Platt seeks to unseat Judge Churchill

The big surprise in candidate filings last week is that longtime Island County Superior Court Judge Vickie Churchill has a rival.

Coupeville attorney Craig Platt will challenge Churchill for the nonpartisan position. The election will be resolved in the Aug. 19 primary as long as one of the candidates receives more than half the votes.

Platt, formerly of the firm Platt and Arndt, handled the county’s public defense contract for more than 15 years until he lost the bid in 2006. Now he has a private law office with his wife, attorney Mimi Buescher.

Platt said he first considered running when the venerable Judge Richard Pitt announced his retirement 16 years ago and asked Platt to take his spot on the bench. Platt felt he was too young and inexperienced then, but now he’s older and wiser.

“I think I would make a good judge, but I’m not a politician,” he admits.

In court, Platt is known to be a passionate, even quarrelsome, advocate for his clients’ rights. But the Stanford Law School graduate emphasized that he has extensive legal experience beyond criminal defense. He ran a prosecutor’s office in Saipan. He has been involved in “major, complex civil litigation” both in Seattle and Island County.

“I have experience in all areas of law — prosecution and defense, civil and criminal,” he said. “Not many attorneys can say that.”

Platt has handled many of the biggest cases in recent county history, often making his arguments before Judge Churchill. About 13 years ago, he won an acquittal for Oak Harbor resident Margaret Wolff, who was accused of murdering her son-in-law.

Platt also represented James Sanders, an Oak Harbor High School student who killed 15-year-old Elaine Sepulveda. He defended James Alexander, an Oak Harbor man convicted of homicide by abuse in the death of his 21-month-old son.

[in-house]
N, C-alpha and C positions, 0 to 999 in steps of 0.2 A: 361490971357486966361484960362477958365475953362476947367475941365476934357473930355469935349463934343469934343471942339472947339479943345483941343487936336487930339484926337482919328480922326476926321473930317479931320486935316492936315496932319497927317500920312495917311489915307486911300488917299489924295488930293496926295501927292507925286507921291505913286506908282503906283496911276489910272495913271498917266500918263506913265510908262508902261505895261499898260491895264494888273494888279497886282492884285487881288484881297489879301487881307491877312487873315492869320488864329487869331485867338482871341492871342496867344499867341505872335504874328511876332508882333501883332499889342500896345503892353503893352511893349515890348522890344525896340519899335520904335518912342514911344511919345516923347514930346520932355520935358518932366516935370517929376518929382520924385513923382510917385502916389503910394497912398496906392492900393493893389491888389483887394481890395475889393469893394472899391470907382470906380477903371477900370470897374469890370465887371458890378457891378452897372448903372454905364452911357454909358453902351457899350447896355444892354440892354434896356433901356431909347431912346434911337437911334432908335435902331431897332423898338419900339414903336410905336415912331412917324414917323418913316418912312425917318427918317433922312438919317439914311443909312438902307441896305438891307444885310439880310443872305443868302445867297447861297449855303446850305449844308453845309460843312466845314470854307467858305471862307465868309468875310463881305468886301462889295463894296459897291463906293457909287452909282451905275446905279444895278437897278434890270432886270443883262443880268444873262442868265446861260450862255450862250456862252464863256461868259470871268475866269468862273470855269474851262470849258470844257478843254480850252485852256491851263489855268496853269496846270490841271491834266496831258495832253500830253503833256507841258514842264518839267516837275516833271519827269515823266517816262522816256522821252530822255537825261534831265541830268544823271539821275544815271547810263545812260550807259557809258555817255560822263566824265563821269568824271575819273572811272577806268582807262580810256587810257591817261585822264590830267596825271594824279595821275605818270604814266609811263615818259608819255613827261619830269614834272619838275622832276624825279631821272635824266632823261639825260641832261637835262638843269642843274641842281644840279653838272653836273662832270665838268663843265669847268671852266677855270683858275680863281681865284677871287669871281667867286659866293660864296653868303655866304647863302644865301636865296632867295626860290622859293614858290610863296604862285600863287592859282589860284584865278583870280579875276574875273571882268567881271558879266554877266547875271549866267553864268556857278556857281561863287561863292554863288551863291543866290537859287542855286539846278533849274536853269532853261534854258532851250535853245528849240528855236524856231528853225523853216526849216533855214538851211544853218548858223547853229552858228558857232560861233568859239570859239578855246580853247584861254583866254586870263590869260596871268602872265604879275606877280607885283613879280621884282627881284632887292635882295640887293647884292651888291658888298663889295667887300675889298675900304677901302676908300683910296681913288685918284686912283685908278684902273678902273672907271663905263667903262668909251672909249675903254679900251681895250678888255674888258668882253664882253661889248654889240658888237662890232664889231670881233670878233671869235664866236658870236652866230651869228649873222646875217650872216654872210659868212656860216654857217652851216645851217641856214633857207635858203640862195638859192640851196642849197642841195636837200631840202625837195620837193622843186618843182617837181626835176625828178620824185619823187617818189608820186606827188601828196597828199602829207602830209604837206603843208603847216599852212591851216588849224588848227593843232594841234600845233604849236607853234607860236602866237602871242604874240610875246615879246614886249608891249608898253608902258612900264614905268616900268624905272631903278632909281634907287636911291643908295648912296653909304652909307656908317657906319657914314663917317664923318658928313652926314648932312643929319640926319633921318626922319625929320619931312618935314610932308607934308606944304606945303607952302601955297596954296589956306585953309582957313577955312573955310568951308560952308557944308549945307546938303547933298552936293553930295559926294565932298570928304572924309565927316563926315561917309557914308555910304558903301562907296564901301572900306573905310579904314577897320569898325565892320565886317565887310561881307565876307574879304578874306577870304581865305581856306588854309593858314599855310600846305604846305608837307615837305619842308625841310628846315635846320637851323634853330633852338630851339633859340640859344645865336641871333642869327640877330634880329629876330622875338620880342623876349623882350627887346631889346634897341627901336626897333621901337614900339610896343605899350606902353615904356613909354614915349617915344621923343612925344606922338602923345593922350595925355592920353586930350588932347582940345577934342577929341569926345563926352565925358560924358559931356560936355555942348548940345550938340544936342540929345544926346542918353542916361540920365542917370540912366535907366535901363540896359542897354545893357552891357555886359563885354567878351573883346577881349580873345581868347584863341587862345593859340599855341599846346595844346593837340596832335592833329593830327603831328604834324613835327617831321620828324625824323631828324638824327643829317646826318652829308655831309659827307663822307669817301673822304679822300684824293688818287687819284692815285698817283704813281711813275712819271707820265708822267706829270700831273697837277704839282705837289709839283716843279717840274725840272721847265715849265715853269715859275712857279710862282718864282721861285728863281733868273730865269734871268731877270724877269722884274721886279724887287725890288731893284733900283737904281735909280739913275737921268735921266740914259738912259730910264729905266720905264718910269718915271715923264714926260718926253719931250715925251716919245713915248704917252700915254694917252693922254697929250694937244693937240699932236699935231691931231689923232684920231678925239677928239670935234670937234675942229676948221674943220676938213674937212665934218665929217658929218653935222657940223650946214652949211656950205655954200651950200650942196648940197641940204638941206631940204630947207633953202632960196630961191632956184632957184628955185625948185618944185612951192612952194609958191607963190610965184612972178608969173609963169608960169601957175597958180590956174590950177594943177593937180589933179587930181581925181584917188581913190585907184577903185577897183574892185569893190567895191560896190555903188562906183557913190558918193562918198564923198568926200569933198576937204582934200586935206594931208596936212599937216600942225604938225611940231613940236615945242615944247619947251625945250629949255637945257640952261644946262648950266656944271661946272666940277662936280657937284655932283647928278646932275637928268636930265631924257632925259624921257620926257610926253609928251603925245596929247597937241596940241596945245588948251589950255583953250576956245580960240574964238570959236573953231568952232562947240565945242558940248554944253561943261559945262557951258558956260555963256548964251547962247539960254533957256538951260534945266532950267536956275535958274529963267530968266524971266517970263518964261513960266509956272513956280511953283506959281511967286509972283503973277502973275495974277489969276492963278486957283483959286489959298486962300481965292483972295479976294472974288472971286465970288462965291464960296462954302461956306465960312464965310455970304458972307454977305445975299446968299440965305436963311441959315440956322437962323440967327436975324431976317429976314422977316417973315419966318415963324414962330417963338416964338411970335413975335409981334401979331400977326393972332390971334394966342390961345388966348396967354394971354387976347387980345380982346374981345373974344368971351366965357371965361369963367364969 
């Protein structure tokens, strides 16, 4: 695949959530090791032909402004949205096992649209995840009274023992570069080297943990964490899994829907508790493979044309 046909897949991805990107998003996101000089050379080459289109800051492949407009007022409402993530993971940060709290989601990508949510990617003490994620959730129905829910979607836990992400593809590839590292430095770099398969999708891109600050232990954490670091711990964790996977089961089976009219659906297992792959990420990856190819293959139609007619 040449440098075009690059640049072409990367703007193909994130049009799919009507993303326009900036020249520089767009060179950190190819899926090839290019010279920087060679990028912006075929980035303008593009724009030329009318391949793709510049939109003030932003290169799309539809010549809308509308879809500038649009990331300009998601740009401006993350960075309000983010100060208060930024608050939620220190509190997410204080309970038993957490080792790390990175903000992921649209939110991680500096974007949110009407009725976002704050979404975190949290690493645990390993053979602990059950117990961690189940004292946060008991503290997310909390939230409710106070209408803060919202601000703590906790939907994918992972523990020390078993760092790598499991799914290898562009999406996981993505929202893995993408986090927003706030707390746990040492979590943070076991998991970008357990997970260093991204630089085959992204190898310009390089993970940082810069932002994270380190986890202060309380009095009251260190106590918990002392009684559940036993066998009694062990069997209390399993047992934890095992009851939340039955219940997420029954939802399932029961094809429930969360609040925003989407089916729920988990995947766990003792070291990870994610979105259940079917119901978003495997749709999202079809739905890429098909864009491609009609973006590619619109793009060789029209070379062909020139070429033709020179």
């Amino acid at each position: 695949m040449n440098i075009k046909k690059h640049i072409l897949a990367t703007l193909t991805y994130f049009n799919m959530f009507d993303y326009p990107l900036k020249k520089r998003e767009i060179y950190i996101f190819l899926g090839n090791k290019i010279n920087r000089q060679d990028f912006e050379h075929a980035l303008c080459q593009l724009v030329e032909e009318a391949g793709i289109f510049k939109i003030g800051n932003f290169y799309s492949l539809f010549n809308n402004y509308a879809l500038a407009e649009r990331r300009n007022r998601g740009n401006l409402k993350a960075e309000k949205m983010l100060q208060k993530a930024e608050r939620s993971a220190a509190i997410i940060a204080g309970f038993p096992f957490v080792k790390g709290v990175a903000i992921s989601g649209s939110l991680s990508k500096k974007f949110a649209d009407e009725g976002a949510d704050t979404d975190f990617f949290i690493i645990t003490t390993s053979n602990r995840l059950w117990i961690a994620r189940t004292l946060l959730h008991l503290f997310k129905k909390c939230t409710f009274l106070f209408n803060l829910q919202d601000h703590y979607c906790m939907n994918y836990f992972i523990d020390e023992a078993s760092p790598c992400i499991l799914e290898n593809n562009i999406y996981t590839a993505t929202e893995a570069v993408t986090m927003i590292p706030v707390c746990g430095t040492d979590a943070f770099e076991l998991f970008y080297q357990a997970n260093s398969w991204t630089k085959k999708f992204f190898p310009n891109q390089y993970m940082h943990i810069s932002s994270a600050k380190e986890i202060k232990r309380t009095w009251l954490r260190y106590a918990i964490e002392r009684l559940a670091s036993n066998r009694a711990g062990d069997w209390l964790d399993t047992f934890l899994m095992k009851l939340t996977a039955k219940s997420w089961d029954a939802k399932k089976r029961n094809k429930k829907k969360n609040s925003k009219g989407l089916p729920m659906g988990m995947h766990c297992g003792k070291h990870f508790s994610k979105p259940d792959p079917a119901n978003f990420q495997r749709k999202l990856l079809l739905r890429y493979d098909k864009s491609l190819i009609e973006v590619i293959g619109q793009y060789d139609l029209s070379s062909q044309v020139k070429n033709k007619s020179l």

Most recently, Platt handled two high-profile vehicular homicide cases and prepared an argument questioning the accuracy of the state crime lab. Randi Shelton and Jonathan Everbeck ended up pleading guilty in the separate cases.

Platt is president of the Washington Defender Association.

This will be the fourth election for Churchill, who has served 12 years on the bench. For most of that time she and fellow Judge Alan Hancock presided over Superior Courts in both Island and San Juan counties.

Churchill ran unopposed the last two times, but said she welcomes the opportunity to tell the community about all that’s been accomplished in the court.

“I think I’ve done an excellent job and I should be reelected,” she said. “Both Judge Hancock and I are considered to be among the best judges in the state.”

Churchill’s list of accomplishments as a judge are exhaustive. She spearheaded the effort in the Legislature to give San Juan County a judge of its own. As a result, she and Hancock don’t have to fly to Friday Harbor anymore. She pushed to get the juvenile detention center built. She helped start the juvenile and adult drug courts. She is working on creating a family drug court.

Also, she was involved in the creation of the community accountability board, which involves the community in the courts and the lives of juveniles who have gotten in minor trouble with the law. She’s working on beginning a teen court.

At the same time, she was president of the Superior Court Judges Association in 2007, which she describes as a great honor.

Churchill is careful not to criticize her rival, but she did take one subtle swipe.

“In this position, judicial demeanor and being able to treat people fairly and with courtesy are very important,” she said. “I believe I can do that and have a distinct advantage.”

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